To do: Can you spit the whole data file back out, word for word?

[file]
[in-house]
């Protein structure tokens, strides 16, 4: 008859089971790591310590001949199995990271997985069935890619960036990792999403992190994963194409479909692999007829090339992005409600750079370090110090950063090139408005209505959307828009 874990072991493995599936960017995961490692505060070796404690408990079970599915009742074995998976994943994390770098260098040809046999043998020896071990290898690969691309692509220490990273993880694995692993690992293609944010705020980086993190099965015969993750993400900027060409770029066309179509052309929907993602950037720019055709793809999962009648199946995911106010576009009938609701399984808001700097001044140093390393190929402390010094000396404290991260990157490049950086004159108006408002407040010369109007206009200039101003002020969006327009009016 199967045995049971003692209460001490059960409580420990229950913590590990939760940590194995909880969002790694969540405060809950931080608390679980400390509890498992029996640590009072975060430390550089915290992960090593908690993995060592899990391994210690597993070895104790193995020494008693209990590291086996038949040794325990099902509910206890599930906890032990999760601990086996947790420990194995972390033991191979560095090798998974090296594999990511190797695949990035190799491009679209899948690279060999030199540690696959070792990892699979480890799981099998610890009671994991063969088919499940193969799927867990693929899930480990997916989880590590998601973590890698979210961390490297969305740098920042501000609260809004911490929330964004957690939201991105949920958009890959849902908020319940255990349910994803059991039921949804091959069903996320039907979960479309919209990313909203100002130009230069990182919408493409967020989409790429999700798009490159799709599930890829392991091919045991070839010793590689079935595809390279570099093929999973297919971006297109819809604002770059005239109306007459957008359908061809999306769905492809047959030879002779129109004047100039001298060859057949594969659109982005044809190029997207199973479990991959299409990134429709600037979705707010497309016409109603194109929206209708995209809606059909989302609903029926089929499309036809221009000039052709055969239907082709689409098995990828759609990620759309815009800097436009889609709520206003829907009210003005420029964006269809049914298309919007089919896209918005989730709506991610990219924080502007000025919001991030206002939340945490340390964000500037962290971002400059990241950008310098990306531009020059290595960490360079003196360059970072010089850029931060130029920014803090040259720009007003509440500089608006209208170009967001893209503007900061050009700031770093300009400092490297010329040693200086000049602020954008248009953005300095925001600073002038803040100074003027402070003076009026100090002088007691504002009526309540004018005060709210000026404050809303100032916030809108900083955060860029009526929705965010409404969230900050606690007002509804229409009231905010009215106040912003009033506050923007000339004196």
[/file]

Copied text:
[in-house]
């Protein structure tokens, strides 16, 4: 008859089971790591310590001949199995990271997985069935890619960036990792999403992190994963194409479909692999007829090339992005409600750079370090110090950063090139408005209505959307828009 874990072991493995599936960017995961490692505060070796404690408990079970599915009742074995998976994943994390770098260098040809046999043998020896071990290898690969691309692509220490990273993880694995692993690992293609944010705020980086993190099965015969993750993400900027060409770029066309179509052309929907993602950037720019055709793809999962009648199946995911106010576009009938609701399984808001700097001044140093390393190929402390010094000396404290991260990157490049950086004159108006408002407040010369109007206009200039101003002020969006327009009016 199967045995049971003692209460001490059960409580420990229950913590590990939760940590194995909880969002790694969540405060809950931080608390679980400390509890498992029996640590009072975060430390550089915290992960090593908690993995060592899990391994210690597993070895104790193995020494008693209990590291086996038949040794325990099902509910206890599930906890032990999760601990086996947790420990194995972390033991191979560095090798998974090296594999990511190797695949990035190799491009679209899948690279060999030199540690696959070792990892699979480890799981099998610890009671994991063969088919499940193969799927867990693929899930480990997916989880590590998601973590890698979210961390490297969305740098920042501000609260809004911490929330964004957690939201991105949920958009890959849902908020319940255990349910994803059991039921949804091959069903996320039907979960479309919209990313909203100002130009230069990182919408493409967020989409790429999700798009490159799709599930890829392991091919045991070839010793590689079935595809390279570099093929999973297919971006297109819809604002770059005239109306007459957008359908061809999306769905492809047959030879002779129109004047100039001298060859057949594969659109982005044809190029997207199973479990991959299409990134429709600037979705707010497309016409109603194109929206209708995209809606059909989302609903029926089929499309036809221009000039052709055969239907082709689409098995990828759609990620759309815009800097436009889609709520206003829907009210003005420029964006269809049914298309919007089919896209918005989730709506991610990219924080502007000025919001991030206002939340945490340390964000500037962290971002400059990241950008310098990306531009020059290595960490360079003196360059970072010089850029931060130029920014803090040259720009007003509440500089608006209208170009967001893209503007900061050009700031770093300009400092490297010329040693200086000049602020954008248009953005300095925001600073002038803040100074003027402070003076009026100090002088007691504002009526309540004018005060709210000026404050809303100032916030809108900083955060860029009526929705965010409404969230900050606690007002509804229409009231905010009215106040912003009033506050923007000339004196």